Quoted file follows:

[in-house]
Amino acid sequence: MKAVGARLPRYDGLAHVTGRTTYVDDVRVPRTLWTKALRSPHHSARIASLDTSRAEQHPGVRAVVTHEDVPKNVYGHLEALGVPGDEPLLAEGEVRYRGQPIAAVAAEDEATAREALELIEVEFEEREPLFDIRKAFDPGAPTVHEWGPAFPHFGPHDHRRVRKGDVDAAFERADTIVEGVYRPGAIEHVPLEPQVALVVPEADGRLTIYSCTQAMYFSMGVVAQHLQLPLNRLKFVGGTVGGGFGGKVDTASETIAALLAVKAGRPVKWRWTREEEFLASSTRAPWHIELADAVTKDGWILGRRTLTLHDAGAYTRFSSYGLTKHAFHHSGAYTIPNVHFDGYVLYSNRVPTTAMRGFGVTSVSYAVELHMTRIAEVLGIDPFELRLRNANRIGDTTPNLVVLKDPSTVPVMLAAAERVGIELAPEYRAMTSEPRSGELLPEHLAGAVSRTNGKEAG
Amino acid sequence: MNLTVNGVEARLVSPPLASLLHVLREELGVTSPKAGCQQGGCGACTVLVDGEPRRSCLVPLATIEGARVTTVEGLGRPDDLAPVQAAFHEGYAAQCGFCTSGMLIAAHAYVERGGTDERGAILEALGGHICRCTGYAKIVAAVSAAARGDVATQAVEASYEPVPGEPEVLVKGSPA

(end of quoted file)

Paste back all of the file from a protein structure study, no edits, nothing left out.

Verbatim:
[in-house]
Amino acid sequence: MKAVGARLPRYDGLAHVTGRTTYVDDVRVPRTLWTKALRSPHHSARIASLDTSRAEQHPGVRAVVTHEDVPKNVYGHLEALGVPGDEPLLAEGEVRYRGQPIAAVAAEDEATAREALELIEVEFEEREPLFDIRKAFDPGAPTVHEWGPAFPHFGPHDHRRVRKGDVDAAFERADTIVEGVYRPGAIEHVPLEPQVALVVPEADGRLTIYSCTQAMYFSMGVVAQHLQLPLNRLKFVGGTVGGGFGGKVDTASETIAALLAVKAGRPVKWRWTREEEFLASSTRAPWHIELADAVTKDGWILGRRTLTLHDAGAYTRFSSYGLTKHAFHHSGAYTIPNVHFDGYVLYSNRVPTTAMRGFGVTSVSYAVELHMTRIAEVLGIDPFELRLRNANRIGDTTPNLVVLKDPSTVPVMLAAAERVGIELAPEYRAMTSEPRSGELLPEHLAGAVSRTNGKEAG
Amino acid sequence: MNLTVNGVEARLVSPPLASLLHVLREELGVTSPKAGCQQGGCGACTVLVDGEPRRSCLVPLATIEGARVTTVEGLGRPDDLAPVQAAFHEGYAAQCGFCTSGMLIAAHAYVERGGTDERGAILEALGGHICRCTGYAKIVAAVSAAARGDVATQAVEASYEPVPGEPEVLVKGSPA